There will be advantageously used an industrial mixture of several alkyl (meth)acrylates having variable chain lengths. If the medium number of carbon atoms of the alkyl chains is comprised of between 6 and 15, preferably between 8 and 13, the copolymer has a good thickening power and imparts to the oil good properties at low temperature.
The nitrogenized monomer that can form part of the composition of the copolymer preferably corresponds to the general formula:
CH2 ═CR1 --CO--X--R2 --NR3 R4 (I)
R1 is the hydrogen atom or the methyl radical;
X represents an oxygen or sulfur atom or the --NH-- group;
R2 is an alkylene group containing from 2 to 6 carbon atoms; and
R3 and R4, identical or different, are alkyl, cycloalkyl, alkylaryl or aryl radicals. The radicals are preferably methyl and ethyl.
As examples of nitrogenized monomers, there can be cited N,N-dimethyl amino propyl methacrylamide, N,N-diethyl amino propyl methacrylamide, N,N-diemethyl amino ethyl methacrylamide, N,N-diethyl amino ethyl methacrylamide, N,N-diemethyl amino ethyl methacrylate or the N,N-diethyl amino ethyl methacrylate.
The copolymer, likewise, can be prepared by grafting an unsaturated acid on a hydrocarbon polymer.
The hydrocarbon polymer can be selected among the ethylene copolymers, dienic polymers and alpha-olefin homopolymers.
The preferred hydrocarbon polymers are ethylene copolymers. They generally contain from 15 to 90%, preferably from 25 to 80%, by weight of ethylene and from 0 to 20% by weight of a non-conjugated diene, the compliment coming from at least one alpha-olefin with from C3 to C24.
Among the alpha-olefins, there can be cited propylene, butene, pentene, heptene, octene, nonene, decene, methyl-4-pentene and methyl-5-pentene. The ethylene copolymers generally contain from 1 to 3 of said alpha-olefins.
The linear or cyclic non-conjugated dienes are generally selected among hexadiene-1,4, methyl-2-pentadiene-1,4, cyclopentadiene-1,4, cyclooctadiene-1,5 and the derivatives of the norbornene such as methylene-5-norbornene-2.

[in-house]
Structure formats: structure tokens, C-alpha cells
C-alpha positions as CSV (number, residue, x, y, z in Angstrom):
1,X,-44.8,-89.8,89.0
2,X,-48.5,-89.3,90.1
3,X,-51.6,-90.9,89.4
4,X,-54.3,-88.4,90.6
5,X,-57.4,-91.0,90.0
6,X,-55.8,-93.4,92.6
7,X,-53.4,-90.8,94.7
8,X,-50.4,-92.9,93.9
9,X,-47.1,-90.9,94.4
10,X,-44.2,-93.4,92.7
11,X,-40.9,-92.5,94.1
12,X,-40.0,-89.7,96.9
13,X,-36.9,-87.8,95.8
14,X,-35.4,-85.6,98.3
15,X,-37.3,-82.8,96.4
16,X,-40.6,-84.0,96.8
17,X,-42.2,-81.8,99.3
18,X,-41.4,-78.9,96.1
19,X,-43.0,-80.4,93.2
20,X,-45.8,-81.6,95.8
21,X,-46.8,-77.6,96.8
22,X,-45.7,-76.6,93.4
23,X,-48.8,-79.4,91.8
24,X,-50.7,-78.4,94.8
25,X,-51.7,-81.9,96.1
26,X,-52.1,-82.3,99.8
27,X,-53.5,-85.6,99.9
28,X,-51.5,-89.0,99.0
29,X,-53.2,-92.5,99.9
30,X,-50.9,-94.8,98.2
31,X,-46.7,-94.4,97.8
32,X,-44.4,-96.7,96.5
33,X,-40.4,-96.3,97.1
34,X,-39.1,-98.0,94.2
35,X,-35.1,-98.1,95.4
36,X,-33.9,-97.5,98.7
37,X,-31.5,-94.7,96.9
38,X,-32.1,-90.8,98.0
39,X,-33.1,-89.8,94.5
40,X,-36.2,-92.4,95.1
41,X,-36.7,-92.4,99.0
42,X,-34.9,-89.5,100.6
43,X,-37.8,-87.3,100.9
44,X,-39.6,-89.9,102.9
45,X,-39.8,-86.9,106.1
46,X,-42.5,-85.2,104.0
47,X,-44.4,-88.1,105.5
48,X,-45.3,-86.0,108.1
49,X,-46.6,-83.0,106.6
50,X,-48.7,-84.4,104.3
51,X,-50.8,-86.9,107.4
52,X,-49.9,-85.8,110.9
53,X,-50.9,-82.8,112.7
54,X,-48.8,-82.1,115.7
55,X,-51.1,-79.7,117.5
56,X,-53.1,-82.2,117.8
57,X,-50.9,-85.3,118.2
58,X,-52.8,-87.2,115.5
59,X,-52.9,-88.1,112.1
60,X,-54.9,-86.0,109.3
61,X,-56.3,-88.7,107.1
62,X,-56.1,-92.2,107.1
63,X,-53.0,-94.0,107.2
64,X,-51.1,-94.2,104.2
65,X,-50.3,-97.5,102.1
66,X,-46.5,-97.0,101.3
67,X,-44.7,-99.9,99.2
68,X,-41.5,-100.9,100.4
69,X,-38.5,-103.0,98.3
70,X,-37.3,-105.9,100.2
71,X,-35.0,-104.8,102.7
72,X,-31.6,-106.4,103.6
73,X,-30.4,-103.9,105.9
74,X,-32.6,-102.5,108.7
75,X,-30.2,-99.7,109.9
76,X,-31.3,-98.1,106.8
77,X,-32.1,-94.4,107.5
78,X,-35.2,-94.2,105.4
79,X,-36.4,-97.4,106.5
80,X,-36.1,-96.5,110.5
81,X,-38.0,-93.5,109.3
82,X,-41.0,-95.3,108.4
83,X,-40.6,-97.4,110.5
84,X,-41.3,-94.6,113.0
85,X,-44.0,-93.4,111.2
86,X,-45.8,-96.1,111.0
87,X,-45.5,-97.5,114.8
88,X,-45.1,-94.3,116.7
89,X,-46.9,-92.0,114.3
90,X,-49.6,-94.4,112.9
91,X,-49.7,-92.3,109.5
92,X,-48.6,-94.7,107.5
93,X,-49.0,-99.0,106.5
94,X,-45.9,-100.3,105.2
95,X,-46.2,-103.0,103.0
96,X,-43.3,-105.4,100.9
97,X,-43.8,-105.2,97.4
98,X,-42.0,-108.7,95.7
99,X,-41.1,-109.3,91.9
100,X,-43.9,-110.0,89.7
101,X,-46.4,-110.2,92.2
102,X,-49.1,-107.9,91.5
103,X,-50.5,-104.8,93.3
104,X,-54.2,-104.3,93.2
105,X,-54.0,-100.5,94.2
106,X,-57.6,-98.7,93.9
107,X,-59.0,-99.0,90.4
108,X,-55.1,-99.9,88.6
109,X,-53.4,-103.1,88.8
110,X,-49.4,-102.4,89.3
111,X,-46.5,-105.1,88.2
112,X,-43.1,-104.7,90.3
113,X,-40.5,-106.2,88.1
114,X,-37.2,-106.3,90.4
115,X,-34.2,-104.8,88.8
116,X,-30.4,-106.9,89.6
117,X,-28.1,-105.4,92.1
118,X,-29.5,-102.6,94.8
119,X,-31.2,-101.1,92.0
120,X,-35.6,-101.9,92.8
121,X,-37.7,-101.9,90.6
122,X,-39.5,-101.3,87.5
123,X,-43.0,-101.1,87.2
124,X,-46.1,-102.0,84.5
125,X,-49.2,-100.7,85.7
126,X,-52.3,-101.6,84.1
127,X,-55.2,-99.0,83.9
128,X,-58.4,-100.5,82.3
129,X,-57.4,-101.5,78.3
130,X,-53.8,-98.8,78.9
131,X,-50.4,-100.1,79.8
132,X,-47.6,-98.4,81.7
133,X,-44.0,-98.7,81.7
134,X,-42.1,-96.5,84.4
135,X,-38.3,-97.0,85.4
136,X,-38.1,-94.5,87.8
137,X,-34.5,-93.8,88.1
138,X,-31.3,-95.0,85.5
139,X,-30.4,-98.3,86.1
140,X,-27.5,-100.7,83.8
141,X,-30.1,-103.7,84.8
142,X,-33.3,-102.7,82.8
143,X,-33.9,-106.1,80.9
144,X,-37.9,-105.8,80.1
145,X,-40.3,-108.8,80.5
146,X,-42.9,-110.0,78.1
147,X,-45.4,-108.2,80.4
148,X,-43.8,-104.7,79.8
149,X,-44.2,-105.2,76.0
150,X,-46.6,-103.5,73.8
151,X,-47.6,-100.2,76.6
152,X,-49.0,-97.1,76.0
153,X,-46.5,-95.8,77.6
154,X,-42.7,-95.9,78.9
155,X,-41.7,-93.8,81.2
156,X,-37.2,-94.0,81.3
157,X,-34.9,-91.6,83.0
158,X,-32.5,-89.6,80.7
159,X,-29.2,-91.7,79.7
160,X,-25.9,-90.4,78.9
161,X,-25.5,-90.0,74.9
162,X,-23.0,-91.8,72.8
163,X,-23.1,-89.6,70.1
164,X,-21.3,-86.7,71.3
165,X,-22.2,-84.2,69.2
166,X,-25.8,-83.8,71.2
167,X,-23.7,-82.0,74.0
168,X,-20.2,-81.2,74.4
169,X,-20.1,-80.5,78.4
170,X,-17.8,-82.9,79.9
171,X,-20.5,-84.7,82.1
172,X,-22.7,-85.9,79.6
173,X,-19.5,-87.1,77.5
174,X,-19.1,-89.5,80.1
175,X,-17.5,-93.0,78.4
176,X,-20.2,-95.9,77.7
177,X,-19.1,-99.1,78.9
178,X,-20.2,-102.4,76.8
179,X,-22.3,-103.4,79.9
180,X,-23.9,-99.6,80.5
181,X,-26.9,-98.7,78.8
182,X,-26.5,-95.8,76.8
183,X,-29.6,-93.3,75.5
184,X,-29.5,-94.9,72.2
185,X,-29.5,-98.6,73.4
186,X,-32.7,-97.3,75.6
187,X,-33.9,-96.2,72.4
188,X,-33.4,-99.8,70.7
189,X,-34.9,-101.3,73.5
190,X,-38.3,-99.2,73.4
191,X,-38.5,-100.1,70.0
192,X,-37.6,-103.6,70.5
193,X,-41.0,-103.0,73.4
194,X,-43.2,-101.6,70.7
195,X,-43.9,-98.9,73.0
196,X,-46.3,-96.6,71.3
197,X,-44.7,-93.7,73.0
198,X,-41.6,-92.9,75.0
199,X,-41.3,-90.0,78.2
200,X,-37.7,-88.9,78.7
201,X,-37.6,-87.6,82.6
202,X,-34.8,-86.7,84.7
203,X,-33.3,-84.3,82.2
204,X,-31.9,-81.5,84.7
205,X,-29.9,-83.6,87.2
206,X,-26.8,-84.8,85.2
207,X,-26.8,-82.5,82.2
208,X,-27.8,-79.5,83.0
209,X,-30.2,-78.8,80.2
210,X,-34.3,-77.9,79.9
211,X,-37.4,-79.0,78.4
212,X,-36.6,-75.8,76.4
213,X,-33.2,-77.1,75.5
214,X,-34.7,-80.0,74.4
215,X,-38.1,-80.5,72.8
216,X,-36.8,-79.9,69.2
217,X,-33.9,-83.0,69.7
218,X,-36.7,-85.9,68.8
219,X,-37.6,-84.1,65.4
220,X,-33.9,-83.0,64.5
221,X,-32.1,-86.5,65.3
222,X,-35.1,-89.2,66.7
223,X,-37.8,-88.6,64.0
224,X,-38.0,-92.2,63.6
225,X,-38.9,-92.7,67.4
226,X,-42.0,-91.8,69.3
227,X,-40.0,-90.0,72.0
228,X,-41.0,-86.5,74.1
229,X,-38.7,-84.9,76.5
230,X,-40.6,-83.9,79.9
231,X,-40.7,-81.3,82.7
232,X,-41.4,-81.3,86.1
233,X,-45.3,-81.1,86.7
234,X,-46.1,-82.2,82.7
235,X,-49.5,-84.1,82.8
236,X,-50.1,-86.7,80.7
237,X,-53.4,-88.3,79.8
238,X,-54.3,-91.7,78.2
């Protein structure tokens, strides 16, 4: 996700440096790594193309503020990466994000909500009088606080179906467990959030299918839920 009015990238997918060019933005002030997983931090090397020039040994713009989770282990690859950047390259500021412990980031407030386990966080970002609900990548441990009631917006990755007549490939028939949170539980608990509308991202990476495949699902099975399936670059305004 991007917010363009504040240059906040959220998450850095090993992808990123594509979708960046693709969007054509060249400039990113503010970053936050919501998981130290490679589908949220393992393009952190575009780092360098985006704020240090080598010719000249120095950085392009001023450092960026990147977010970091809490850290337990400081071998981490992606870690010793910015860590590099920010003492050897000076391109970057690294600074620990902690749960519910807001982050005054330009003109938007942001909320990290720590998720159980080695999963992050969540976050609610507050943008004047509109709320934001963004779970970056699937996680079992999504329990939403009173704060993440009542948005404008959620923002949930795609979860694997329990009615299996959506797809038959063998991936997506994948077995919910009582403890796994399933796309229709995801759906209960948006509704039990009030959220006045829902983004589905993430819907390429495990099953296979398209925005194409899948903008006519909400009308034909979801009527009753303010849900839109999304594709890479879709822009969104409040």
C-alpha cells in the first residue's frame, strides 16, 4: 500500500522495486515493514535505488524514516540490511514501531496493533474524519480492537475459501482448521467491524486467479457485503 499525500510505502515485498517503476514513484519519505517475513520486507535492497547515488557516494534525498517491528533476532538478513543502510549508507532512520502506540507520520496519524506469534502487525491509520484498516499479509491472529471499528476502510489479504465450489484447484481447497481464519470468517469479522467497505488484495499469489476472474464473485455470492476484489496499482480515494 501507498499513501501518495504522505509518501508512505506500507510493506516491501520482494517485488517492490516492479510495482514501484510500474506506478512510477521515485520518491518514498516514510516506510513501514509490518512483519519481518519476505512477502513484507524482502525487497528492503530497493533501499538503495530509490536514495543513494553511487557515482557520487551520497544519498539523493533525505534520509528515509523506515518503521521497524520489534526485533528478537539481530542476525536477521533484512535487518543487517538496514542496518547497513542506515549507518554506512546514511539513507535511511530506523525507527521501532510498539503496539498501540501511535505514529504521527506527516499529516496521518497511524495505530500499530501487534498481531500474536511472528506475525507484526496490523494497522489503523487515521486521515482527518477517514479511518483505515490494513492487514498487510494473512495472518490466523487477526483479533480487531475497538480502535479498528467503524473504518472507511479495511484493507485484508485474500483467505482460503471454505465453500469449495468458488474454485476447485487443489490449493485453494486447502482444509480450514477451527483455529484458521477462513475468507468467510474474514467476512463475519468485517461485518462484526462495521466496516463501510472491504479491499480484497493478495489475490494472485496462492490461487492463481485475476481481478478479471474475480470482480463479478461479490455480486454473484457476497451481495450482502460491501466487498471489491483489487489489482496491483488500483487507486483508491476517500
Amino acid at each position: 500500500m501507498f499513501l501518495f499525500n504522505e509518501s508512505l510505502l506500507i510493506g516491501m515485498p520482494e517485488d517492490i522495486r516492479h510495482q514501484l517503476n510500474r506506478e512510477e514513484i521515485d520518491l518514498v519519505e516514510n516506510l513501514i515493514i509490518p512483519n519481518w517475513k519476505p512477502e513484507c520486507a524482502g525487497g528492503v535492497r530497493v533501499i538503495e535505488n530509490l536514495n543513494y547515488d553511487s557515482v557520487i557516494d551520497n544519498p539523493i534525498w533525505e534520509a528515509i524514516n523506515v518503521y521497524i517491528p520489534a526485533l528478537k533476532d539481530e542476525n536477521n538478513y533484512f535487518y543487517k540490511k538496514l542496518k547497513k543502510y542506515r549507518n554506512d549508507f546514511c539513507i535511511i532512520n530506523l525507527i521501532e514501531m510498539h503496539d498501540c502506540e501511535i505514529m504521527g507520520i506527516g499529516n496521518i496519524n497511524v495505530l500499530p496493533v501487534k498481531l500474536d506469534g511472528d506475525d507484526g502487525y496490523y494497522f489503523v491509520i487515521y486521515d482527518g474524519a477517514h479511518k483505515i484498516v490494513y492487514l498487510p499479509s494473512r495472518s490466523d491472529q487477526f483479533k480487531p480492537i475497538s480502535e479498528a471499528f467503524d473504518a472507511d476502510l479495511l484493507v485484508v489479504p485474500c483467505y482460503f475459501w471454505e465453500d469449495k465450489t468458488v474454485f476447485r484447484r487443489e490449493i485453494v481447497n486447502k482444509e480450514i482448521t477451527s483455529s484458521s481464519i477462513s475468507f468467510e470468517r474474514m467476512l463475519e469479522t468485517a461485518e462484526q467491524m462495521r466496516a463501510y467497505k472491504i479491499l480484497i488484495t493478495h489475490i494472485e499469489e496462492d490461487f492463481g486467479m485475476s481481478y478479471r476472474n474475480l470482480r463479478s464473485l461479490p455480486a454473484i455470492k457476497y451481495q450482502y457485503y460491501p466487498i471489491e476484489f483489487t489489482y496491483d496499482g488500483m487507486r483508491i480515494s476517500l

The ethylene-propylene copolymers are preferably used among the ethylene copolymers.
These copolymers are substantially amorphous and have a medium molecular weight comprised of between 5,000 and 500,000, preferably between 20,000 and 100,000 and a polydispersity below 10, preferably below 4.
The dienic copolymers are prepared by copolymerization of two diolefins such as butadiene, isoprene dimethyl-2,2-butadiene or the copolymerization of one diolefin with styrene. As examples of dienic copolymers there can be cited the butadiene-styrene or butadiene-isoprene copolymers. These copolymers are preferably used in the hydrogenated form for reducing the olefinic unsaturations and consequently their susceptibility to oxidation.
Among the dienic homopolymers there can be mentioned the butadiene, isoprene or dimethyl-2,3-butadiene polymers.
The alpha-olefin homopolymers originate from alpha-olefins containing at least four carbon atoms. Among said homopolymers the most important is polyisobutylene.
The unsaturated acid that will be grafted on the hydrocarbonated polymer includes a polymerizable double bond and at least one acid function or a precursor of acid function capable of transforming into acid function by hydrolysis or oxidation after grafting or one anhydride function.
Within the scope of the invention, the (meth)acrylic acids, the alkyl (meth)acrylates, the maleic anhydride, the chloromaleic anhydride or the itaconic anhydride can be used.
Maleic anhydride can be advantageously used, since the grafting is effected under mild conditions and the anhydride has no tendency to form homopolymers as by-products.
The primary amines having a phenolic group in their molecule are obtained by reaction of a phenol, a (hydroxyphenyl)alkyl aldehyde or a (hydroxyphenyl)alkyl acid with a polyamine.
When using a phenol, the introduction of the amine function takes place in the presence of an aldehyde by the so-called Mannich reaction. The phenol used must have at least one active hydrogen capable of reacting with the aldehyde. The hydrogen preferably occupies the ortho or para position in relation to the hydroxyl.
The polyphenols; that is, the compounds having more than one hydroxyl group on the aromatic nucleus can, likewise, be used.
The phenols are generally selected among the phenol, the para-terbutyl-phenol, the mono-terbutyl-paracresol, the diterbutyl-2,6-phenol, the diteramyl-2,4-phenol, the catechol, the beta-naphthol or the resorcinol. The diterbutyl-2,6-phenol will be advantageously used.